A similar legend was recorded at East Thurrock

The north doors of Worcester cathedral had been covered with what was said to be the skin of a person who had sacrilegiously robbed the high altar. It must have been transferred from an earlier door as the date of these doors appeared to be the latter part of the fourteenth century, the north porch having been built about 1385.

Dart's �History of the Abbey Church of St. Peter�s, Westminster,� (1723) mentions a chamber in the south transept, once known as the Chapel of Henry VIII., and used as a �Revestry.� which, �is inclosed with three doors, the inner cancellated, the middle, which is very thick, lined with skins like parchment, and driven full of nails. These skins, they by tradition tell us, were some skins of the Danes, tann�d and given here as a memorial of our delivery from them.�

The tradition at Copford is thus referred to by Richard Newcourt in 1710

The doors of this church are much adorned with flourished iron-work, underneath which is a sort of skin taken notice of in the year 1690, when an old man at Colchester, hearing Copford mentioned, said, that in his young time, he heard his master say that he had read in an old history that the church of Copford was robbed by Danes, and their skins nailed to the doors; upon which, some gentlemen, being curious, went thither and found a sort of tanned skin, thicker than parchment, which is supposed to be human skin, nailed to the door of the said church, underneath the said iron-work, some of which skin is still to be seen.

Richard Newcourt in 1710

When the story of the Danes' skin became popular, souvenir hunters soon picked off the remaining pieces of leather from the church doors. The skins had stayed intact for hundreds of years until their possible genesis became a subject of horrid fascination in the public. When they had finished, there were but a few fragments under the ironwork.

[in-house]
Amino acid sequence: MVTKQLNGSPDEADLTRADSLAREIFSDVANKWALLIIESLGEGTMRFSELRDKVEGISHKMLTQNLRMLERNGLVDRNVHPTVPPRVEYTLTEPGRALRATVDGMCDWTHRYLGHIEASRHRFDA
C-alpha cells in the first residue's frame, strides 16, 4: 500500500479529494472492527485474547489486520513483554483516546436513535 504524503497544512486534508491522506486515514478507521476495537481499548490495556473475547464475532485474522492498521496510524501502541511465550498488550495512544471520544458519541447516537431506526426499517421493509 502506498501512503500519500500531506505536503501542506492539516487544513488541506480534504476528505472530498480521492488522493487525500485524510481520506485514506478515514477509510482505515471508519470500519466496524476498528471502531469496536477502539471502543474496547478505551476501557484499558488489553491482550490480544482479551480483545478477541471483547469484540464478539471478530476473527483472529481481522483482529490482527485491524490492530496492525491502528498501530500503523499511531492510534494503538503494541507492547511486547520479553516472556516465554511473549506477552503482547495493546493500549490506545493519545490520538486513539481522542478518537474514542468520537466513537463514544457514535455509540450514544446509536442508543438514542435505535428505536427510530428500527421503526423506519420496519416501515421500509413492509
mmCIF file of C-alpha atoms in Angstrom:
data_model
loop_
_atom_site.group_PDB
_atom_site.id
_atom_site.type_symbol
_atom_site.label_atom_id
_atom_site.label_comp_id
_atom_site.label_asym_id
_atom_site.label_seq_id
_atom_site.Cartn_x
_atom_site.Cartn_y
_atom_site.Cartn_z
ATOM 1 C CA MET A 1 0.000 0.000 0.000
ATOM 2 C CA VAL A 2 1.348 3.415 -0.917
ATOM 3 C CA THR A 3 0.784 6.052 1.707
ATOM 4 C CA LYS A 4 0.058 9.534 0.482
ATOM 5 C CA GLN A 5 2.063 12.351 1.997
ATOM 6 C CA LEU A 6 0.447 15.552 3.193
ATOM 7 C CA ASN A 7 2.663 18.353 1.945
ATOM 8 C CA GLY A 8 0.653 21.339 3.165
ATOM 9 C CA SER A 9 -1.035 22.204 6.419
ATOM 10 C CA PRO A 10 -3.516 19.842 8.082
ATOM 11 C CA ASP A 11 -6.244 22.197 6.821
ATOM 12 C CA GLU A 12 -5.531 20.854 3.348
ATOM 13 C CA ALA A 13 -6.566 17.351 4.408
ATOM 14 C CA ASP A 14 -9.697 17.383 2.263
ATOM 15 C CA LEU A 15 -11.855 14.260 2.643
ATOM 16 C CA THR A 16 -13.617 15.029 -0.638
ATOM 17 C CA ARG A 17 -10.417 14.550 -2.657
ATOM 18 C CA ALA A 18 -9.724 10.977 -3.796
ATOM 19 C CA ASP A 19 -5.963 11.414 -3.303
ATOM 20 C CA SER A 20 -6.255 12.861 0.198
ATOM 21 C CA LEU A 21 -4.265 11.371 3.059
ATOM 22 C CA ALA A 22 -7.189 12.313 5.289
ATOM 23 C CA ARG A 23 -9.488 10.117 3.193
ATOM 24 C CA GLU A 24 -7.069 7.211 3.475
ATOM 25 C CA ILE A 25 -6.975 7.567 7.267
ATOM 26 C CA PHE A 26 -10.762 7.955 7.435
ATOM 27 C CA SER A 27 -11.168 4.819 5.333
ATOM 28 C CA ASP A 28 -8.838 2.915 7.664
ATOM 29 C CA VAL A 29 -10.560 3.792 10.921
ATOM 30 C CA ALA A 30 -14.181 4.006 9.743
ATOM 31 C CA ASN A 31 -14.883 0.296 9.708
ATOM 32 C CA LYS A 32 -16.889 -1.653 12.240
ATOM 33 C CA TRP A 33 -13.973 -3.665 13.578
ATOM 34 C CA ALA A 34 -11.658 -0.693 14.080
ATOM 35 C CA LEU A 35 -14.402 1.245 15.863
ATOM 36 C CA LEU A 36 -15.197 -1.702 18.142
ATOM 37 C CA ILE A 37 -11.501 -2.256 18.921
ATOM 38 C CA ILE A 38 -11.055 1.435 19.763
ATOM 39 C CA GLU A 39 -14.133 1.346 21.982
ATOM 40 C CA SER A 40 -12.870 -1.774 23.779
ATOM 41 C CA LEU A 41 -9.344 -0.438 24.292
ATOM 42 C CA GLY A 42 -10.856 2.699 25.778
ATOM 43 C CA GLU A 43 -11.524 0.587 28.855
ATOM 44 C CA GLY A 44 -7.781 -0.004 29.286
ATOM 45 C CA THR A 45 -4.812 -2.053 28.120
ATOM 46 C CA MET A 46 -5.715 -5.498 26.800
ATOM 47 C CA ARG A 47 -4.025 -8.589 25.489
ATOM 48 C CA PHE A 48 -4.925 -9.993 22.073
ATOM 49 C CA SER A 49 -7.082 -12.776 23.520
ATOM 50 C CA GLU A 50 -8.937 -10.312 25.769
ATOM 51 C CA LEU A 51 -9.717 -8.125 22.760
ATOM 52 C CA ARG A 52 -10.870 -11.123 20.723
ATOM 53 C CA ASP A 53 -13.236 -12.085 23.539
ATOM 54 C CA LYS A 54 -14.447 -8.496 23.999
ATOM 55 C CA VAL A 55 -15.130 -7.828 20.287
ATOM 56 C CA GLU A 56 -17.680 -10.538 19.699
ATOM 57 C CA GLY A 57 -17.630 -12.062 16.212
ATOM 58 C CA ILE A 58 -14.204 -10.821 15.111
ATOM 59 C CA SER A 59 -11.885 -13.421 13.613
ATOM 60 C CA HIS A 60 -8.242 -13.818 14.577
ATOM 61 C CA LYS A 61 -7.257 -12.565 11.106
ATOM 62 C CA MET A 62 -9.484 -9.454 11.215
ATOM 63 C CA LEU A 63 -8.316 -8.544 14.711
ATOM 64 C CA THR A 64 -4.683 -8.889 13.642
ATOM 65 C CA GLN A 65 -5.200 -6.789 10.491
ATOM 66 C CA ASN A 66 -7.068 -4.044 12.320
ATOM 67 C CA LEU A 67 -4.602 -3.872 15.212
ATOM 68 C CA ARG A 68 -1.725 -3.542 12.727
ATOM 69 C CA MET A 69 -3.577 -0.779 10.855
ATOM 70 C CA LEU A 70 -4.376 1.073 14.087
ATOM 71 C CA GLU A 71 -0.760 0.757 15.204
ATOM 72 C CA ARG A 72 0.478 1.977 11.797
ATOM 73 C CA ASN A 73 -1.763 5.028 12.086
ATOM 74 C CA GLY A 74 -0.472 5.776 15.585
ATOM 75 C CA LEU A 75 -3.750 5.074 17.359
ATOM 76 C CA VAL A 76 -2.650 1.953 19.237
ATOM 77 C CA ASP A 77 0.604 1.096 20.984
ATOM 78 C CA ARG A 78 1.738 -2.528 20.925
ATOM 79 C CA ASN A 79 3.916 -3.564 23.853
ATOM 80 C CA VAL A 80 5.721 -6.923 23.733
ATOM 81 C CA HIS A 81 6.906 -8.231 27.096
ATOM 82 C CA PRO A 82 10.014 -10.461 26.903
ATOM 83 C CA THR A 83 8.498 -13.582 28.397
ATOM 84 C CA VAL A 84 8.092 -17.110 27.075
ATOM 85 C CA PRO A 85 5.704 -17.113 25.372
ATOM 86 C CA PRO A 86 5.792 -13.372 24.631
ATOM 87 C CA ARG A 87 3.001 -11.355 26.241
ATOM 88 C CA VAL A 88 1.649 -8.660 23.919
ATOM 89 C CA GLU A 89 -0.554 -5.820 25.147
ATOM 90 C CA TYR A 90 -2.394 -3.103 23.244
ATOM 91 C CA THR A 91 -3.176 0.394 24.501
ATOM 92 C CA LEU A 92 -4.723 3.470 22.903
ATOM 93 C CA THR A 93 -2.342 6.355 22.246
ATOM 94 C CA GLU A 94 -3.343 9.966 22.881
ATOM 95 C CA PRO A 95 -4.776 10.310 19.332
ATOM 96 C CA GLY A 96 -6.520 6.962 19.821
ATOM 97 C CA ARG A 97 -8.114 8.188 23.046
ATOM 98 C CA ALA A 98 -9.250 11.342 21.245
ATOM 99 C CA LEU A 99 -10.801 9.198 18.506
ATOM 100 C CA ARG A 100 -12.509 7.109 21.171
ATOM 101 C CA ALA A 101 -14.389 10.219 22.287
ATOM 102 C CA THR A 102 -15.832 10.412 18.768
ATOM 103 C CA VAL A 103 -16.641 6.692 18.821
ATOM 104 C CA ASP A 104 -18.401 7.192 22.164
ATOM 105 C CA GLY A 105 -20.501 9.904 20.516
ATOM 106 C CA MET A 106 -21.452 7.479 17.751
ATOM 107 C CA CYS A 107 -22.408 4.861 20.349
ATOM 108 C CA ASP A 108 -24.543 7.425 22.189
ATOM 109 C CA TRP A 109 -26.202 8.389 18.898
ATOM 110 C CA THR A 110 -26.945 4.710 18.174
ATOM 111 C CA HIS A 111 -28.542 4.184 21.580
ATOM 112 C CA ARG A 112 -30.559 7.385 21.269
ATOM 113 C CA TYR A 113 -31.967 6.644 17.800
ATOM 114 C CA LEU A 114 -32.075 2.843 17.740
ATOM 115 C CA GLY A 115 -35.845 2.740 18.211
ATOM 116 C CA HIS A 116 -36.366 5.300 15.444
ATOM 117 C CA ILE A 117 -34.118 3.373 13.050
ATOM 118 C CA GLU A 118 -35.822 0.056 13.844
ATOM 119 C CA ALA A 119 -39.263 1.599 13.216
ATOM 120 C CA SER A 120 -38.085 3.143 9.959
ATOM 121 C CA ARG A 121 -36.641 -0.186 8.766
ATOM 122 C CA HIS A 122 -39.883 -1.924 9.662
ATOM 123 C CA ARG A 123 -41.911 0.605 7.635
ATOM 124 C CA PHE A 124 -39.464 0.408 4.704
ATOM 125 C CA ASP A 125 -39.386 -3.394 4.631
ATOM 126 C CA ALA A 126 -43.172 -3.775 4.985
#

Various fragments of skin from Copford Church are in existence: three pieces are preserved in the church (A label records that "This is a piece of one of the skins, and was given me by Mr, Nathaniel Cobb, Jnr., of Copford, who informed me it was taken from one of the doors [of Copford church] about 50 years ago by his grandfather, and was the only piece then remaining.�John Cunnington, Braintree, 1829."). Colchester museum has a piece given to the Rev. P. A. L. Wood (rector 1861-78). by Theobald, the clerk, who said that it had been taken from beneath the iron-work of the door. Taunton Museum had an exceptionally large piece (31/4 by 3 inches) which was bequeathed to the Somerset Archaeological Soc. by Professor John Quekett. There seems to be a little uncertainty as to its history, but it is " probably one of the specimens sent to him for examination from Copford.". There is said to be a piece in the Museum of the Royal College of Surgeons. The south door itself, though probably twelth century, was heavily restored in the nineteenth century, and stripped of most of its ironwork before being placed in the north doorway.